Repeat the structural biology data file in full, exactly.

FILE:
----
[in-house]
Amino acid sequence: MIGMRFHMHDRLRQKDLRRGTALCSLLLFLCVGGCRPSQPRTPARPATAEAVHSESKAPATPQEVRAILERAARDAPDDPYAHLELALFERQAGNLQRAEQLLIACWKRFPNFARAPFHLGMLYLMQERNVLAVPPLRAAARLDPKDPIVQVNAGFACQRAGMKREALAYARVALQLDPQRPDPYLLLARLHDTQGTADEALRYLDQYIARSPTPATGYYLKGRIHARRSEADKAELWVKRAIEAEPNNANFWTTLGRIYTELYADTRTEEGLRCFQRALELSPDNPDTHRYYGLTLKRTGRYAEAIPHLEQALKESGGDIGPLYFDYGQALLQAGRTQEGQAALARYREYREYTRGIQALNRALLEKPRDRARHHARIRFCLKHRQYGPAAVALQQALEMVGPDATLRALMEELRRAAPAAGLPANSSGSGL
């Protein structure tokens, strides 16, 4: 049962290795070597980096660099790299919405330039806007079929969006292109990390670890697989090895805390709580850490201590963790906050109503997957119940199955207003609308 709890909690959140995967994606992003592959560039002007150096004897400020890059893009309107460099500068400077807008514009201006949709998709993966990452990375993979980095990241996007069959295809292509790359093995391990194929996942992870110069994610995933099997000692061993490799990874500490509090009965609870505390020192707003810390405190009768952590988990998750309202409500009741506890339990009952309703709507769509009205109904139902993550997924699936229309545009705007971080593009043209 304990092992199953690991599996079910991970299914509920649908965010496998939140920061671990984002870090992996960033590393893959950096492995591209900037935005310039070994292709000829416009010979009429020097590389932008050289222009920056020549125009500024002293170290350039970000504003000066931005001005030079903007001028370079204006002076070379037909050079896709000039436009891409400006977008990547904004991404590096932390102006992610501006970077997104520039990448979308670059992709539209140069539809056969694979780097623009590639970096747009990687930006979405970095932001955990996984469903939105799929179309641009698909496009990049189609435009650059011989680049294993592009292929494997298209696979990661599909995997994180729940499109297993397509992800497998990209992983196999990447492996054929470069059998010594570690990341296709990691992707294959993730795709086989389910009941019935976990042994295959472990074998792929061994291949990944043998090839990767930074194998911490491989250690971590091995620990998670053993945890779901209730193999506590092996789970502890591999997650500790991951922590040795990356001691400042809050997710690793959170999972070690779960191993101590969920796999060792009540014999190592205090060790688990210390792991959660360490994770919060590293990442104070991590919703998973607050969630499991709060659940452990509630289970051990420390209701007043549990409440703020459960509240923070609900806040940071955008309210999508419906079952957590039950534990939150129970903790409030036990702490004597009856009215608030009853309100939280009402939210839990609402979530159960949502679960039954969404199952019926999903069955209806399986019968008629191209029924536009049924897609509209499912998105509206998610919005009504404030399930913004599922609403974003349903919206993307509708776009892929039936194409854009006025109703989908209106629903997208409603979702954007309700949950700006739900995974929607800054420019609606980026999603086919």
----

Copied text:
[in-house]
Amino acid sequence: MIGMRFHMHDRLRQKDLRRGTALCSLLLFLCVGGCRPSQPRTPARPATAEAVHSESKAPATPQEVRAILERAARDAPDDPYAHLELALFERQAGNLQRAEQLLIACWKRFPNFARAPFHLGMLYLMQERNVLAVPPLRAAARLDPKDPIVQVNAGFACQRAGMKREALAYARVALQLDPQRPDPYLLLARLHDTQGTADEALRYLDQYIARSPTPATGYYLKGRIHARRSEADKAELWVKRAIEAEPNNANFWTTLGRIYTELYADTRTEEGLRCFQRALELSPDNPDTHRYYGLTLKRTGRYAEAIPHLEQALKESGGDIGPLYFDYGQALLQAGRTQEGQAALARYREYREYTRGIQALNRALLEKPRDRARHHARIRFCLKHRQYGPAAVALQQALEMVGPDATLRALMEELRRAAPAAGLPANSSGSGL
């Protein structure tokens, strides 16, 4: 049962290795070597980096660099790299919405330039806007079929969006292109990390670890697989090895805390709580850490201590963790906050109503997957119940199955207003609308 709890909690959140995967994606992003592959560039002007150096004897400020890059893009309107460099500068400077807008514009201006949709998709993966990452990375993979980095990241996007069959295809292509790359093995391990194929996942992870110069994610995933099997000692061993490799990874500490509090009965609870505390020192707003810390405190009768952590988990998750309202409500009741506890339990009952309703709507769509009205109904139902993550997924699936229309545009705007971080593009043209 304990092992199953690991599996079910991970299914509920649908965010496998939140920061671990984002870090992996960033590393893959950096492995591209900037935005310039070994292709000829416009010979009429020097590389932008050289222009920056020549125009500024002293170290350039970000504003000066931005001005030079903007001028370079204006002076070379037909050079896709000039436009891409400006977008990547904004991404590096932390102006992610501006970077997104520039990448979308670059992709539209140069539809056969694979780097623009590639970096747009990687930006979405970095932001955990996984469903939105799929179309641009698909496009990049189609435009650059011989680049294993592009292929494997298209696979990661599909995997994180729940499109297993397509992800497998990209992983196999990447492996054929470069059998010594570690990341296709990691992707294959993730795709086989389910009941019935976990042994295959472990074998792929061994291949990944043998090839990767930074194998911490491989250690971590091995620990998670053993945890779901209730193999506590092996789970502890591999997650500790991951922590040795990356001691400042809050997710690793959170999972070690779960191993101590969920796999060792009540014999190592205090060790688990210390792991959660360490994770919060590293990442104070991590919703998973607050969630499991709060659940452990509630289970051990420390209701007043549990409440703020459960509240923070609900806040940071955008309210999508419906079952957590039950534990939150129970903790409030036990702490004597009856009215608030009853309100939280009402939210839990609402979530159960949502679960039954969404199952019926999903069955209806399986019968008629191209029924536009049924897609509209499912998105509206998610919005009504404030399930913004599922609403974003349903919206993307509708776009892929039936194409854009006025109703989908209106629903997208409603979702954007309700949950700006739900995974929607800054420019609606980026999603086919």